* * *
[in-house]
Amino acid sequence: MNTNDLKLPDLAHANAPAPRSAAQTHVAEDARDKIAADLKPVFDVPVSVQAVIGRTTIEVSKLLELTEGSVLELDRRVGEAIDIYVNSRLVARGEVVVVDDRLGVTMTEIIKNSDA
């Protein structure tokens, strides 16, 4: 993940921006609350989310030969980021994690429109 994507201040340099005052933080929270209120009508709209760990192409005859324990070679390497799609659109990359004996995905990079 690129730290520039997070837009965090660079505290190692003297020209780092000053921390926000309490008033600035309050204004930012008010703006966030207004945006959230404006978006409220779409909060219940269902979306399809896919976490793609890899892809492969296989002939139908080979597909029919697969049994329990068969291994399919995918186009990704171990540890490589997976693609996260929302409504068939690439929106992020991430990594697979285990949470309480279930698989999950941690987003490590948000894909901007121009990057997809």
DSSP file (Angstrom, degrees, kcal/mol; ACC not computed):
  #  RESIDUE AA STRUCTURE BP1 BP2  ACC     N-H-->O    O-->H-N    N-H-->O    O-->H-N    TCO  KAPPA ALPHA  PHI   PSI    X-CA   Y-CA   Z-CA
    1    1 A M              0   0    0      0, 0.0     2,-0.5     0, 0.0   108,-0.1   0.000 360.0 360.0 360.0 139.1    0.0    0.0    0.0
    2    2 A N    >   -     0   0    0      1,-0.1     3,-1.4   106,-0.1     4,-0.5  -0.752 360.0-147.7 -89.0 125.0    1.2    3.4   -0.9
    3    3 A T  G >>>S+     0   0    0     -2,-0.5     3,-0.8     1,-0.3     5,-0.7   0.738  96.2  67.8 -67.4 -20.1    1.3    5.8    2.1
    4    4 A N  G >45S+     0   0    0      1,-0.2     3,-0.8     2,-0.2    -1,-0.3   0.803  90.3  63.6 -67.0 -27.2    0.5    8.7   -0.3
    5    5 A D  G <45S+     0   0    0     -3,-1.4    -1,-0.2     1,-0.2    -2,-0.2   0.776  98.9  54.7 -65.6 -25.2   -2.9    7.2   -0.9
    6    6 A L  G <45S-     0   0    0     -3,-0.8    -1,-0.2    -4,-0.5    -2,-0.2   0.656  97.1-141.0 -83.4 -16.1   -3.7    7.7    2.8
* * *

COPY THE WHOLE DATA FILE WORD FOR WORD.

[in-house]
Amino acid sequence: MNTNDLKLPDLAHANAPAPRSAAQTHVAEDARDKIAADLKPVFDVPVSVQAVIGRTTIEVSKLLELTEGSVLELDRRVGEAIDIYVNSRLVARGEVVVVDDRLGVTMTEIIKNSDA
């Protein structure tokens, strides 16, 4: 993940921006609350989310030969980021994690429109 994507201040340099005052933080929270209120009508709209760990192409005859324990070679390497799609659109990359004996995905990079 690129730290520039997070837009965090660079505290190692003297020209780092000053921390926000309490008033600035309050204004930012008010703006966030207004945006959230404006978006409220779409909060219940269902979306399809896919976490793609890899892809492969296989002939139908080979597909029919697969049994329990068969291994399919995918186009990704171990540890490589997976693609996260929302409504068939690439929106992020991430990594697979285990949470309480279930698989999950941690987003490590948000894909901007121009990057997809």
DSSP file (Angstrom, degrees, kcal/mol; ACC not computed):
  #  RESIDUE AA STRUCTURE BP1 BP2  ACC     N-H-->O    O-->H-N    N-H-->O    O-->H-N    TCO  KAPPA ALPHA  PHI   PSI    X-CA   Y-CA   Z-CA
    1    1 A M              0   0    0      0, 0.0     2,-0.5     0, 0.0   108,-0.1   0.000 360.0 360.0 360.0 139.1    0.0    0.0    0.0
    2    2 A N    >   -     0   0    0      1,-0.1     3,-1.4   106,-0.1     4,-0.5  -0.752 360.0-147.7 -89.0 125.0    1.2    3.4   -0.9
    3    3 A T  G >>>S+     0   0    0     -2,-0.5     3,-0.8     1,-0.3     5,-0.7   0.738  96.2  67.8 -67.4 -20.1    1.3    5.8    2.1
    4    4 A N  G >45S+     0   0    0      1,-0.2     3,-0.8     2,-0.2    -1,-0.3   0.803  90.3  63.6 -67.0 -27.2    0.5    8.7   -0.3
    5    5 A D  G <45S+     0   0    0     -3,-1.4    -1,-0.2     1,-0.2    -2,-0.2   0.776  98.9  54.7 -65.6 -25.2   -2.9    7.2   -0.9
    6    6 A L  G <45S-     0   0    0     -3,-0.8    -1,-0.2    -4,-0.5    -2,-0.2   0.656  97.1-141.0 -83.4 -16.1   -3.7    7.7    2.8